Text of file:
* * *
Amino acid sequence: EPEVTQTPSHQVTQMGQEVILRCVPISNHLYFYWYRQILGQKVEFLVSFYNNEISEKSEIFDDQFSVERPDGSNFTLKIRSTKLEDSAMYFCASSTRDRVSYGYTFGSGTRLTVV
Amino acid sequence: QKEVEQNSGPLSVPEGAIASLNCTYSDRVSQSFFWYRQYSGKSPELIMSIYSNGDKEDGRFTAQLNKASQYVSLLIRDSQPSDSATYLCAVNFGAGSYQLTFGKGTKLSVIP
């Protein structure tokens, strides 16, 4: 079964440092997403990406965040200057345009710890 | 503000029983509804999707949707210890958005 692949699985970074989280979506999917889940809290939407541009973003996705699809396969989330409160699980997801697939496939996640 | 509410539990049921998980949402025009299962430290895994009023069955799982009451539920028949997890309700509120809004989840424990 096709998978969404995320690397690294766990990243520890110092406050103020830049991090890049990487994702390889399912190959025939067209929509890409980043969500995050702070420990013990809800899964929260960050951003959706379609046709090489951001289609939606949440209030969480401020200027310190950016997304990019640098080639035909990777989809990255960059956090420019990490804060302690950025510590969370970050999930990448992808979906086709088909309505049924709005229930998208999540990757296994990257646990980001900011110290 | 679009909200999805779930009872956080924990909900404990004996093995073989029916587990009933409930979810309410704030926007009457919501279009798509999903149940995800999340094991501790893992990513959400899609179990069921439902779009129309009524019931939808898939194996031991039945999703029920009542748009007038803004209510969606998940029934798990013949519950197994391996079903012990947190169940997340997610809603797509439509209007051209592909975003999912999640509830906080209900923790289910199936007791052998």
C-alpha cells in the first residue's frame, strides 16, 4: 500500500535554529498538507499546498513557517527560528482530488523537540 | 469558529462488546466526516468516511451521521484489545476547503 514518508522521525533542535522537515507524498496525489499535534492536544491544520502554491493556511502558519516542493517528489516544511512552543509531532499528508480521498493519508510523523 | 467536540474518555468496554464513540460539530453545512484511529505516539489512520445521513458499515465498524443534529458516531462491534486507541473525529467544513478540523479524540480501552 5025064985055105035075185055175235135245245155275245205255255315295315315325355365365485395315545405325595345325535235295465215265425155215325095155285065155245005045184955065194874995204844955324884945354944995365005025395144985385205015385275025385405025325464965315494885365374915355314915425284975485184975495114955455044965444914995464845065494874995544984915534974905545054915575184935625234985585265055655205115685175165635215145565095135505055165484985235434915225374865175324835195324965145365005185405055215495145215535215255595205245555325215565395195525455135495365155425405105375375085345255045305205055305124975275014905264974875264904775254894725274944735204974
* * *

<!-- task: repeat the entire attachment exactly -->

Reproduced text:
Amino acid sequence: EPEVTQTPSHQVTQMGQEVILRCVPISNHLYFYWYRQILGQKVEFLVSFYNNEISEKSEIFDDQFSVERPDGSNFTLKIRSTKLEDSAMYFCASSTRDRVSYGYTFGSGTRLTVV
Amino acid sequence: QKEVEQNSGPLSVPEGAIASLNCTYSDRVSQSFFWYRQYSGKSPELIMSIYSNGDKEDGRFTAQLNKASQYVSLLIRDSQPSDSATYLCAVNFGAGSYQLTFGKGTKLSVIP
């Protein structure tokens, strides 16, 4: 079964440092997403990406965040200057345009710890 | 503000029983509804999707949707210890958005 692949699985970074989280979506999917889940809290939407541009973003996705699809396969989330409160699980997801697939496939996640 | 509410539990049921998980949402025009299962430290895994009023069955799982009451539920028949997890309700509120809004989840424990 096709998978969404995320690397690294766990990243520890110092406050103020830049991090890049990487994702390889399912190959025939067209929509890409980043969500995050702070420990013990809800899964929260960050951003959706379609046709090489951001289609939606949440209030969480401020200027310190950016997304990019640098080639035909990777989809990255960059956090420019990490804060302690950025510590969370970050999930990448992808979906086709088909309505049924709005229930998208999540990757296994990257646990980001900011110290 | 679009909200999805779930009872956080924990909900404990004996093995073989029916587990009933409930979810309410704030926007009457919501279009798509999903149940995800999340094991501790893992990513959400899609179990069921439902779009129309009524019931939808898939194996031991039945999703029920009542748009007038803004209510969606998940029934798990013949519950197994391996079903012990947190169940997340997610809603797509439509209007051209592909975003999912999640509830906080209900923790289910199936007791052998």
C-alpha cells in the first residue's frame, strides 16, 4: 500500500535554529498538507499546498513557517527560528482530488523537540 | 469558529462488546466526516468516511451521521484489545476547503 514518508522521525533542535522537515507524498496525489499535534492536544491544520502554491493556511502558519516542493517528489516544511512552543509531532499528508480521498493519508510523523 | 467536540474518555468496554464513540460539530453545512484511529505516539489512520445521513458499515465498524443534529458516531462491534486507541473525529467544513478540523479524540480501552 5025064985055105035075185055175235135245245155275245205255255315295315315325355365365485395315545405325595345325535235295465215265425155215325095155285065155245005045184955065194874995204844955324884945354944995365005025395144985385205015385275025385405025325464965315494885365374915355314915425284975485184975495114955455044965444914995464845065494874995544984915534974905545054915575184935625234985585265055655205115685175165635215145565095135505055165484985235434915225374865175324835195324965145365005185405055215495145215535215255595205245555325215565395195525455135495365155425405105375375085345255045305205055305124975275014905264974875264904775254894725274944735204974